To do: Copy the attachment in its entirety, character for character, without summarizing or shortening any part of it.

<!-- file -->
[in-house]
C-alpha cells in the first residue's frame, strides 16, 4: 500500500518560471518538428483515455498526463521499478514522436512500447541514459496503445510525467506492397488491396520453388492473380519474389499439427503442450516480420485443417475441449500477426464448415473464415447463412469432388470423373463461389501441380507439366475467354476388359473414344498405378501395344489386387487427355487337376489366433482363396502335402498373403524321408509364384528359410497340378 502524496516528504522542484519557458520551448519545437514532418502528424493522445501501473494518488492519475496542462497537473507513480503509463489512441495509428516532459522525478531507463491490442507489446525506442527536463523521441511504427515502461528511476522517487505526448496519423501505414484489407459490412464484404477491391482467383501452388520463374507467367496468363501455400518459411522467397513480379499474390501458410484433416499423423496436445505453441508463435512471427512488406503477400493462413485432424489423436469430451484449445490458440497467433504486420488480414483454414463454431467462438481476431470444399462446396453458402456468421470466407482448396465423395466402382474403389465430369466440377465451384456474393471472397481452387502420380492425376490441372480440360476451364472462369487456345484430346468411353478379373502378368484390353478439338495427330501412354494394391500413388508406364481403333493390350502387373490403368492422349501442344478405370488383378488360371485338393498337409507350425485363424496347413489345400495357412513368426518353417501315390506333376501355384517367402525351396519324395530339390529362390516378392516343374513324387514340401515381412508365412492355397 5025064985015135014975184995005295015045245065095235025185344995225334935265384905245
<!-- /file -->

[in-house]
C-alpha cells in the first residue's frame, strides 16, 4: 500500500518560471518538428483515455498526463521499478514522436512500447541514459496503445510525467506492397488491396520453388492473380519474389499439427503442450516480420485443417475441449500477426464448415473464415447463412469432388470423373463461389501441380507439366475467354476388359473414344498405378501395344489386387487427355487337376489366433482363396502335402498373403524321408509364384528359410497340378 502524496516528504522542484519557458520551448519545437514532418502528424493522445501501473494518488492519475496542462497537473507513480503509463489512441495509428516532459522525478531507463491490442507489446525506442527536463523521441511504427515502461528511476522517487505526448496519423501505414484489407459490412464484404477491391482467383501452388520463374507467367496468363501455400518459411522467397513480379499474390501458410484433416499423423496436445505453441508463435512471427512488406503477400493462413485432424489423436469430451484449445490458440497467433504486420488480414483454414463454431467462438481476431470444399462446396453458402456468421470466407482448396465423395466402382474403389465430369466440377465451384456474393471472397481452387502420380492425376490441372480440360476451364472462369487456345484430346468411353478379373502378368484390353478439338495427330501412354494394391500413388508406364481403333493390350502387373490403368492422349501442344478405370488383378488360371485338393498337409507350425485363424496347413489345400495357412513368426518353417501315390506333376501355384517367402525351396519324395530339390529362390516378392516343374513324387514340401515381412508365412492355397 5025064985015135014975184995005295015045245065095235025185344995225334935265384905245